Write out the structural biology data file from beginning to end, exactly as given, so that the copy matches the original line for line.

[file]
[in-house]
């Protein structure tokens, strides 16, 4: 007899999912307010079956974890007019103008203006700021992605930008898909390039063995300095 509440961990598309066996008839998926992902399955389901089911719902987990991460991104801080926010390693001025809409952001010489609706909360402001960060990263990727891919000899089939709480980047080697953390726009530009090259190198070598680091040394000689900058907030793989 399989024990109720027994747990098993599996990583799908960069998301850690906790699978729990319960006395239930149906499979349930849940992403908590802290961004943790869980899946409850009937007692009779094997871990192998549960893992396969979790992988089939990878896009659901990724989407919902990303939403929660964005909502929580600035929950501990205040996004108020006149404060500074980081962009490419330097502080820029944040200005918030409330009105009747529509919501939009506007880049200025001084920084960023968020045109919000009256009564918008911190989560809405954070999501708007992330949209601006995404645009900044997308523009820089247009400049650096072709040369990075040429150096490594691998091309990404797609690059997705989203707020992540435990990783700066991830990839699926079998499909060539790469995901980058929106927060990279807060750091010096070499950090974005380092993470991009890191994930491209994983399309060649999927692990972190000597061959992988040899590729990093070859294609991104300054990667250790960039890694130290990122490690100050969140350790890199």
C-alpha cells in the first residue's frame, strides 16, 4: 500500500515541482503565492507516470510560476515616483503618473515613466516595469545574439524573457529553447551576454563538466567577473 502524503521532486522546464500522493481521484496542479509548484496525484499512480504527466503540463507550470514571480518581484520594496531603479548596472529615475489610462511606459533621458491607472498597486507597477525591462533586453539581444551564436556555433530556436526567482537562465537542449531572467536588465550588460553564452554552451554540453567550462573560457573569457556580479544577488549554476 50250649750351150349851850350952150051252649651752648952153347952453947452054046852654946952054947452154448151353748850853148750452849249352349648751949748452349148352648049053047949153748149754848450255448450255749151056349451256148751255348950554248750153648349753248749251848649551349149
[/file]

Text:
[in-house]
């Protein structure tokens, strides 16, 4: 007899999912307010079956974890007019103008203006700021992605930008898909390039063995300095 509440961990598309066996008839998926992902399955389901089911719902987990991460991104801080926010390693001025809409952001010489609706909360402001960060990263990727891919000899089939709480980047080697953390726009530009090259190198070598680091040394000689900058907030793989 399989024990109720027994747990098993599996990583799908960069998301850690906790699978729990319960006395239930149906499979349930849940992403908590802290961004943790869980899946409850009937007692009779094997871990192998549960893992396969979790992988089939990878896009659901990724989407919902990303939403929660964005909502929580600035929950501990205040996004108020006149404060500074980081962009490419330097502080820029944040200005918030409330009105009747529509919501939009506007880049200025001084920084960023968020045109919000009256009564918008911190989560809405954070999501708007992330949209601006995404645009900044997308523009820089247009400049650096072709040369990075040429150096490594691998091309990404797609690059997705989203707020992540435990990783700066991830990839699926079998499909060539790469995901980058929106927060990279807060750091010096070499950090974005380092993470991009890191994930491209994983399309060649999927692990972190000597061959992988040899590729990093070859294609991104300054990667250790960039890694130290990122490690100050969140350790890199």
C-alpha cells in the first residue's frame, strides 16, 4: 500500500515541482503565492507516470510560476515616483503618473515613466516595469545574439524573457529553447551576454563538466567577473 502524503521532486522546464500522493481521484496542479509548484496525484499512480504527466503540463507550470514571480518581484520594496531603479548596472529615475489610462511606459533621458491607472498597486507597477525591462533586453539581444551564436556555433530556436526567482537562465537542449531572467536588465550588460553564452554552451554540453567550462573560457573569457556580479544577488549554476 50250649750351150349851850350952150051252649651752648952153347952453947452054046852654946952054947452154448151353748850853148750452849249352349648751949748452349148352648049053047949153748149754848450255448450255749151056349451256148751255348950554248750153648349753248749251848649551349149